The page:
52% reduction in exhaustion and tiredness
60% reduction in anger and annoyance
60% reduction in depression
43% reduction in heartburn and indigestion
44% reduction in headaches and body aches
33% reduction in inadequate sleep

The principals and self-regulation techniques are based on over 20 years of scientific research in the field of neurocardiology. Among a few of the organizations that have invested in this resilience training with excellent results: US Navy; Fortune 500 companies worldwide; Stanford Graduate School of Business; hospital systems; and the US Army.

For more information about Heartmath’s the Resilience Advantage training:

Mary Claire O’Neal, Heartmath® Certified Trainer and Coach

US (+1) 859-272-2515

Website: http://www.lifeworkresilience.com

Article © Copyright 2015, Mary Claire O’Neal

Photo: Getty Images

Mastery of Oneself

“The human race is challenged more than ever before to demonstrate our mastery – not over nature – but of ourselves.” –Rachel Carson, environmentalist

What is mastery over ourselves? What would that look like?

Ultimately our intent, thoughts, words, actions and responses are the only things that we can control and master. These all involve choice and our own freewill. It’s the awareness that every moment involves a choice—whether it be on the automatic, unconscious level or with awareness and mastery.

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Photo credit: Getty Images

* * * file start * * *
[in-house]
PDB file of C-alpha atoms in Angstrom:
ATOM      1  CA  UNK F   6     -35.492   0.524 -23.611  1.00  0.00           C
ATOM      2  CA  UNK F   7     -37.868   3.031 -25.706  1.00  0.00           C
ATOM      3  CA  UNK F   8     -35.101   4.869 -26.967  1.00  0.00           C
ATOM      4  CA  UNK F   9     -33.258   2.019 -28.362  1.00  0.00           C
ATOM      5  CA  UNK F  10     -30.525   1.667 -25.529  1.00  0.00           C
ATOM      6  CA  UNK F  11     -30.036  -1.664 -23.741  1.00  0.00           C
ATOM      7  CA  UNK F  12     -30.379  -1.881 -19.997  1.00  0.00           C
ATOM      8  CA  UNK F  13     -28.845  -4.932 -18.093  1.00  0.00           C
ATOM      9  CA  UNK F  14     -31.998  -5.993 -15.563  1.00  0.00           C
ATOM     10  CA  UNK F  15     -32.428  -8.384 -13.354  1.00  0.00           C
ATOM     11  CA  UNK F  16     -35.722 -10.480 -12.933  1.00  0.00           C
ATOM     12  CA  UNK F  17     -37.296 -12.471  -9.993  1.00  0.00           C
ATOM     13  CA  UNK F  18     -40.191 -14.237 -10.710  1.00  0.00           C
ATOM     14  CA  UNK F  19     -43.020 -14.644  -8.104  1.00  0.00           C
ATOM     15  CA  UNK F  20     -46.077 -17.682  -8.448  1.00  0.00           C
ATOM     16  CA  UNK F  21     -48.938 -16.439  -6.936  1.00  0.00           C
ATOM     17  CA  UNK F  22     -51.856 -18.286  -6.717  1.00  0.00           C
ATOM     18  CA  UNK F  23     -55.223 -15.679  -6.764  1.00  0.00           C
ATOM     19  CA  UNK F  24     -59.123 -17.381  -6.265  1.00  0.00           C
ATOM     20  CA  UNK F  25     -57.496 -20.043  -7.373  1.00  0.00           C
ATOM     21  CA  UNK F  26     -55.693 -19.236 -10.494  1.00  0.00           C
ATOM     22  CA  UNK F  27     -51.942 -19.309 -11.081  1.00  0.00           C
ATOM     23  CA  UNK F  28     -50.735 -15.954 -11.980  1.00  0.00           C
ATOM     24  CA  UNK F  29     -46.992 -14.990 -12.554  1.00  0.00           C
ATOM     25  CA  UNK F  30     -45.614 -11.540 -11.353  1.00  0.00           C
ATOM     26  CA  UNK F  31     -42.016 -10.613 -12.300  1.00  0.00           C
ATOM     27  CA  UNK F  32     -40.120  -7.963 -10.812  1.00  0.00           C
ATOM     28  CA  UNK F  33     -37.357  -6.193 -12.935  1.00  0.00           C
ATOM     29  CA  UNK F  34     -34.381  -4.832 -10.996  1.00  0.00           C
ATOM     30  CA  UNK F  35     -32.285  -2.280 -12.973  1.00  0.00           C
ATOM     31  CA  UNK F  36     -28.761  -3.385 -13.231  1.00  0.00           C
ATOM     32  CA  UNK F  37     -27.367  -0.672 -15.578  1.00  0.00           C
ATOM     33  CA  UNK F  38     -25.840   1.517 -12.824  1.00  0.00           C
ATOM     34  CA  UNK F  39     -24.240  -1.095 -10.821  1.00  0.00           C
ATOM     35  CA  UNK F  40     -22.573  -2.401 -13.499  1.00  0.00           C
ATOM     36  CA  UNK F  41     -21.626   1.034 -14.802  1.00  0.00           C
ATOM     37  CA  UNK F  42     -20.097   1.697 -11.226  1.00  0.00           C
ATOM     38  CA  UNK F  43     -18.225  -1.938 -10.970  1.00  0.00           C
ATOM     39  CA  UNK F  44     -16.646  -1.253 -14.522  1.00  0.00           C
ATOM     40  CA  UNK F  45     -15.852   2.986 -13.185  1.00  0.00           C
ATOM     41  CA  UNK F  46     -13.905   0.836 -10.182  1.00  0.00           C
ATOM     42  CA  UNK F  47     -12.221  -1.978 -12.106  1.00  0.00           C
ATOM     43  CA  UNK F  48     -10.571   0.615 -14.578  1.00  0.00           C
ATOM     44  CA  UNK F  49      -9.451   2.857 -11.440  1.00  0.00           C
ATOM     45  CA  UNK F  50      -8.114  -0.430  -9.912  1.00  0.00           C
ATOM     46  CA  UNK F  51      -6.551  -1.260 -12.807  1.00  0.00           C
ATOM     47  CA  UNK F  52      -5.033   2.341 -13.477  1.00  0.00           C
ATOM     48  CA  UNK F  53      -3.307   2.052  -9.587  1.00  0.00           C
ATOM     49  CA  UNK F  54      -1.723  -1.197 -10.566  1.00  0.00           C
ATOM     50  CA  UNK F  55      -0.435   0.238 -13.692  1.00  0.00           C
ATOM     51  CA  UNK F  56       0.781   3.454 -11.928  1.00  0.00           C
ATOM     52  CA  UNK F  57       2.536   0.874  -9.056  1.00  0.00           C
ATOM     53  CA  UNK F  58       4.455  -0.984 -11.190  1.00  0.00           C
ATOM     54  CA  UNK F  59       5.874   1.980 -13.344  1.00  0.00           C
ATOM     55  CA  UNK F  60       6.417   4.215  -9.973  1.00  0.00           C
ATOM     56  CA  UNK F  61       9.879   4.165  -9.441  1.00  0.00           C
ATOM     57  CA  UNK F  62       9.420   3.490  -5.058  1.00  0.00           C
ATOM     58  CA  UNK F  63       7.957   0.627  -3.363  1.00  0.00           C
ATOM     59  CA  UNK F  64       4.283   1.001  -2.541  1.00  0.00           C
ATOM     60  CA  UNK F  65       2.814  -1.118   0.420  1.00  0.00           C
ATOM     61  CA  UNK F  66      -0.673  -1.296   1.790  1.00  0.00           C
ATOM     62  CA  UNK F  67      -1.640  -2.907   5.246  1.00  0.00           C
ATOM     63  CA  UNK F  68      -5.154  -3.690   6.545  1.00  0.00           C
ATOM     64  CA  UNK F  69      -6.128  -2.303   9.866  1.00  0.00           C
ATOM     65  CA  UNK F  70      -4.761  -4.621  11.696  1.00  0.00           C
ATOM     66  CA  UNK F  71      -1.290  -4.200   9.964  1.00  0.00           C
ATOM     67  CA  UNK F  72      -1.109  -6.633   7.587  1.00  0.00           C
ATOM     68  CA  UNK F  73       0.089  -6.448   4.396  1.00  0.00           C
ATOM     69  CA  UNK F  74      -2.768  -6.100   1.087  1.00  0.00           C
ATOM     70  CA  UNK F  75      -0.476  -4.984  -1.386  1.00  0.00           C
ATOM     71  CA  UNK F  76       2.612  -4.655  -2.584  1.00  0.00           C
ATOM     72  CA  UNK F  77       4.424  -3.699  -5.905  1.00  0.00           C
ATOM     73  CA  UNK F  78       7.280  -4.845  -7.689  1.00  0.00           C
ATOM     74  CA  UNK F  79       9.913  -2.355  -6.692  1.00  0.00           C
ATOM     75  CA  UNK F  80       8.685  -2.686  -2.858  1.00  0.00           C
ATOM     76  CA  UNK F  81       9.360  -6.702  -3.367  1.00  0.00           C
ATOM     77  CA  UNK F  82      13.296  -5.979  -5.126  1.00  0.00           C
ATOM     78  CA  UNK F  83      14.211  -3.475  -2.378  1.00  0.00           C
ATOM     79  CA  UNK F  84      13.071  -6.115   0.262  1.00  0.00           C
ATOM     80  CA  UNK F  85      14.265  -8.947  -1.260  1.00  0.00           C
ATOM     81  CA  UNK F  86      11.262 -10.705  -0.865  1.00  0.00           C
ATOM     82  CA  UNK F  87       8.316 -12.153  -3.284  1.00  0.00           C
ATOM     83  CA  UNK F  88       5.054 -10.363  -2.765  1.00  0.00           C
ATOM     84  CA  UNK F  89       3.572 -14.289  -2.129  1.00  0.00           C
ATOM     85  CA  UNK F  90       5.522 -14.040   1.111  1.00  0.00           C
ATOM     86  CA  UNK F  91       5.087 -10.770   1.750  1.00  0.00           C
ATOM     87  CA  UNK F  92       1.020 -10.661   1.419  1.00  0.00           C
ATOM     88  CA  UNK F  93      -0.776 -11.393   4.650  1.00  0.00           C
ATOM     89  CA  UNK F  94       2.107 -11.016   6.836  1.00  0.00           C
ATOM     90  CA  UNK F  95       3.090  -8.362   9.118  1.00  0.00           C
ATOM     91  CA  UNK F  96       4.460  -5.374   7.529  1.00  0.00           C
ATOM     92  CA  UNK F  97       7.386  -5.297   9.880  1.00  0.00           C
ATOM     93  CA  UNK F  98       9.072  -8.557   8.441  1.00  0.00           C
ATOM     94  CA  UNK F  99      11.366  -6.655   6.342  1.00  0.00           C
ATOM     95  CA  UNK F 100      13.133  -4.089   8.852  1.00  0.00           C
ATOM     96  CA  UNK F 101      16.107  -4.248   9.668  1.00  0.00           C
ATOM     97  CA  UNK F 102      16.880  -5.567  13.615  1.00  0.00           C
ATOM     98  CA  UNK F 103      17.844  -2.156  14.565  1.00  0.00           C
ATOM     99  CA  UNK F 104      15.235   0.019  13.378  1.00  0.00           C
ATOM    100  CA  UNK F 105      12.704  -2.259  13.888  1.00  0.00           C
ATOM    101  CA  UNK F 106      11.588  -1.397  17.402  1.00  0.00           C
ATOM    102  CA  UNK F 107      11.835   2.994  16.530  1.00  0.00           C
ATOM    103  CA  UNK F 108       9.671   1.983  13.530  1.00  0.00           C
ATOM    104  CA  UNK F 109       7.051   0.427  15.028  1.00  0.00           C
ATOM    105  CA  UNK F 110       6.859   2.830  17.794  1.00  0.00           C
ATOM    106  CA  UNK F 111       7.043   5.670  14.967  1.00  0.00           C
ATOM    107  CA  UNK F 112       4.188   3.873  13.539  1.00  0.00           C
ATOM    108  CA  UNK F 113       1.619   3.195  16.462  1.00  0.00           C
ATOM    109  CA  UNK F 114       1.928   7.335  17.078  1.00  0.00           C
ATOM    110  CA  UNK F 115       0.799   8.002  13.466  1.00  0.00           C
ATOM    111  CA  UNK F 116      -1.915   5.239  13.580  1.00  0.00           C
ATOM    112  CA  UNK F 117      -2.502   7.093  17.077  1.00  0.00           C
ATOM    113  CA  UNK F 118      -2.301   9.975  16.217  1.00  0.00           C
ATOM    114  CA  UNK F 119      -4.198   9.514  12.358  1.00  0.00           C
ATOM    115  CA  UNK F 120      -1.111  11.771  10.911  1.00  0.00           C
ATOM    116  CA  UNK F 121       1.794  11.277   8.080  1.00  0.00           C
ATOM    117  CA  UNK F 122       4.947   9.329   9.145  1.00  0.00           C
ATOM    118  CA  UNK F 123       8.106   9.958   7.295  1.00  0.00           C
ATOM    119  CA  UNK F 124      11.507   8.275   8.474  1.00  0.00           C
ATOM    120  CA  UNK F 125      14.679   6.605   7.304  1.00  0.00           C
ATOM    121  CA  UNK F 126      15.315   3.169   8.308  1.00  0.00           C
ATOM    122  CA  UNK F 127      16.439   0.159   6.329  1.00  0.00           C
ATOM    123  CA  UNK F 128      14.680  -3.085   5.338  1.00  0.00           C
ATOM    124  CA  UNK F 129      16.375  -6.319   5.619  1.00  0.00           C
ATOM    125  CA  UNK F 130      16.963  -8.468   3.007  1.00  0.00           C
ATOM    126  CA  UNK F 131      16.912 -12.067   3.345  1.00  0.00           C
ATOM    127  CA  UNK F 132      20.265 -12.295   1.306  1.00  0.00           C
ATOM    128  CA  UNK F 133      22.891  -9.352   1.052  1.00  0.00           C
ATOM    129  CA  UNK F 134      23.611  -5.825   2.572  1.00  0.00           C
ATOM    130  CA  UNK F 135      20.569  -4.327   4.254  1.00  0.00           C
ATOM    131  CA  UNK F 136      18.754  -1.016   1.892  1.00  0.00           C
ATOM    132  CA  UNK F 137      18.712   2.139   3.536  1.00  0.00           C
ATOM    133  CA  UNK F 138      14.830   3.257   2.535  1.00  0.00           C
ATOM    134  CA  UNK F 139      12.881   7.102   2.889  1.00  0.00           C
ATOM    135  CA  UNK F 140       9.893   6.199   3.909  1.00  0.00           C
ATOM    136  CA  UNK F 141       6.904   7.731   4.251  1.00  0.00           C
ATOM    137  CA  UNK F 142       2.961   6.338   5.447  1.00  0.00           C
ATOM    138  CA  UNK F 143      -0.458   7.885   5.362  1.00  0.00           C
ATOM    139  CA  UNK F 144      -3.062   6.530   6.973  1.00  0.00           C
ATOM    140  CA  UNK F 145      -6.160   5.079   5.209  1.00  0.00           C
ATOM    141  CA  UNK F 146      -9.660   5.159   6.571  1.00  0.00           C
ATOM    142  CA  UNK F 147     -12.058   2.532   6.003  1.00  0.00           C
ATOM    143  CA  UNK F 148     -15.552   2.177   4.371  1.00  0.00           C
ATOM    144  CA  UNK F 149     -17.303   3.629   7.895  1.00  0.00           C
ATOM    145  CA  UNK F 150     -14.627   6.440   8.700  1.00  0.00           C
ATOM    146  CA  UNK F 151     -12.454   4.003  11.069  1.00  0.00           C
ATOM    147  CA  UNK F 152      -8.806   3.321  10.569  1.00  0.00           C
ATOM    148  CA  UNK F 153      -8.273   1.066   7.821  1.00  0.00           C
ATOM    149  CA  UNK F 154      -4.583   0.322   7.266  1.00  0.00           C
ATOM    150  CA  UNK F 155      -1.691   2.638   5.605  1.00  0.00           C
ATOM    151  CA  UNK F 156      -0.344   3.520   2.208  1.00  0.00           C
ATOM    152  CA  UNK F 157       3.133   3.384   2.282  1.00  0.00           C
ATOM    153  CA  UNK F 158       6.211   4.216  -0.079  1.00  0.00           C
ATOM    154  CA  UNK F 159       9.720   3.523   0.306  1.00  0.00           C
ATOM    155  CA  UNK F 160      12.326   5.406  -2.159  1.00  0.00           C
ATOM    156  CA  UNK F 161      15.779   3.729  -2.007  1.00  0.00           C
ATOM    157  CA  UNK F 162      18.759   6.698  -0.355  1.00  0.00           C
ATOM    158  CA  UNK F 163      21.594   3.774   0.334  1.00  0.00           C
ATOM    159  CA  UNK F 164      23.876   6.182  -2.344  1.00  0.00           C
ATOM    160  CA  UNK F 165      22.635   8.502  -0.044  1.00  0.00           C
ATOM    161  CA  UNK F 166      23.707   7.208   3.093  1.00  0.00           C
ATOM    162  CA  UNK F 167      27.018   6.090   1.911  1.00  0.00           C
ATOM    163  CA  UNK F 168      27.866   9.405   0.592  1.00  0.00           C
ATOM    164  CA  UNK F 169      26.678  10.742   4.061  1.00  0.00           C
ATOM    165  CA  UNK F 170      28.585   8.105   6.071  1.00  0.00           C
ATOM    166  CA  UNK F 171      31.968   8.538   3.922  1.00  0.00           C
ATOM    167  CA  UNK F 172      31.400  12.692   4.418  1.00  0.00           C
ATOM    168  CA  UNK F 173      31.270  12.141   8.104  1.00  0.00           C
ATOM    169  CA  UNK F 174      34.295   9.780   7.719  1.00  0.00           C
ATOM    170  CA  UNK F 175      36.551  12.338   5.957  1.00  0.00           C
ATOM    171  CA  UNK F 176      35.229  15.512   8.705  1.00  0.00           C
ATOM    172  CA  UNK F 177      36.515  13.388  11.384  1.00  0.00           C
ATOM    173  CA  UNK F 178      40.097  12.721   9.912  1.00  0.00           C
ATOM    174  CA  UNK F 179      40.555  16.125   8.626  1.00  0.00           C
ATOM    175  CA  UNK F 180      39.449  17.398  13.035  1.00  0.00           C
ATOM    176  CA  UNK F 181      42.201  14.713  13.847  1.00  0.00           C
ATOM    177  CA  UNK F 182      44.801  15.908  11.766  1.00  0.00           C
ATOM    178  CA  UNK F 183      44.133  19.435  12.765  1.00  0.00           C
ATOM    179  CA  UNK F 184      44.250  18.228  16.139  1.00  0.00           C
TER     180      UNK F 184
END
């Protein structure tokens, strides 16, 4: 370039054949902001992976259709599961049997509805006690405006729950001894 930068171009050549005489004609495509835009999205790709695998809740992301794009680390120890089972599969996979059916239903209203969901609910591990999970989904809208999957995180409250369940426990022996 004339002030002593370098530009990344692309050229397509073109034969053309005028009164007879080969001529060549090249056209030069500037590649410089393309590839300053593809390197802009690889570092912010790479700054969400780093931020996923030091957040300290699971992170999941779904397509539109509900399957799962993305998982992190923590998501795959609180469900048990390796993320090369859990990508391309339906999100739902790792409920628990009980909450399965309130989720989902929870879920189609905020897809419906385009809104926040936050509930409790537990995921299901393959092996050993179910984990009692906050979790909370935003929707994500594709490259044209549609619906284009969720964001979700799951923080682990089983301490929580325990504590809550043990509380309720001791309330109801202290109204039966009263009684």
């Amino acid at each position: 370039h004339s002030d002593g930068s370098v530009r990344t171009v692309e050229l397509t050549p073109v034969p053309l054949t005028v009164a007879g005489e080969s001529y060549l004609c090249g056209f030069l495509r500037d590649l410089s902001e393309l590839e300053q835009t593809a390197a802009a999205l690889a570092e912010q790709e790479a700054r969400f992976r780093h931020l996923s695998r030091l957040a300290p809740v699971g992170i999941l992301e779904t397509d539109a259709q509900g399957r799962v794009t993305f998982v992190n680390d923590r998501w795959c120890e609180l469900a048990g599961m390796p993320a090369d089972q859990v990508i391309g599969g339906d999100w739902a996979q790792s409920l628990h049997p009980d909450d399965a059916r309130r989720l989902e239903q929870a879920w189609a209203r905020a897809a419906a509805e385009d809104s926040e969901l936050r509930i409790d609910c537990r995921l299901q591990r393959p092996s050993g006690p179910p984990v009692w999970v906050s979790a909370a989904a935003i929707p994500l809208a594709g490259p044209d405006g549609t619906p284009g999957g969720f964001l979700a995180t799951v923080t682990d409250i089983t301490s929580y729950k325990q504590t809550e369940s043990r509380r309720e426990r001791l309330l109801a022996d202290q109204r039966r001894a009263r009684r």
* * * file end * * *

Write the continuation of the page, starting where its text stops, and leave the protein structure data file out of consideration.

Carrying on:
The awareness of those choices in the moments that make up our lives involves a discipline of mind. Sound like a lot of work? It is—at first. But that discipline of mind becomes easier and easier, and it is SO worth it! How is it worth it? A simple example is when you make a conscious choice to change a thought. Maybe it’s a thought that really doesn’t serve any purpose other than making you feel down or defeated. By changing that one thought that has been floating around in your mind all day to one that is more uplifting, you can change the course of your day. You can also change the world around you by changing that one thought. Have you ever been around someone who stays negative about almost everything or doesn’t want to see a hopeful solution? It has an effect on those who are around them. The same is true for those who are hopeful, empowered and are taking action that is consistent with hope and empowerment. The hopeful draw people to them in a good way like a magnet.

Another example of that mastery is when you look at and consider the effects a choice you make will have on others before you make it. Does insisting that it be your way make you blind to the needs of others? I can think of an instance or two in my life where I, out of fear, had inadvertently done this. If you think about it, perhaps you can remember an example of this in your own life–an instance where you were coming from a place of fear–fear of change or fear that another way would not bring the desired results. How many times have we seen the effects of choices made by others when consideration was not made first about the impact those choices would have?  Perhaps you directly felt those effects, perhaps not, but the effects were apparent.

Seeking mastery over others is not leadership; it is an abuse of power.

Seeking mastery of oneself is living a conscious life and is genuine leadership.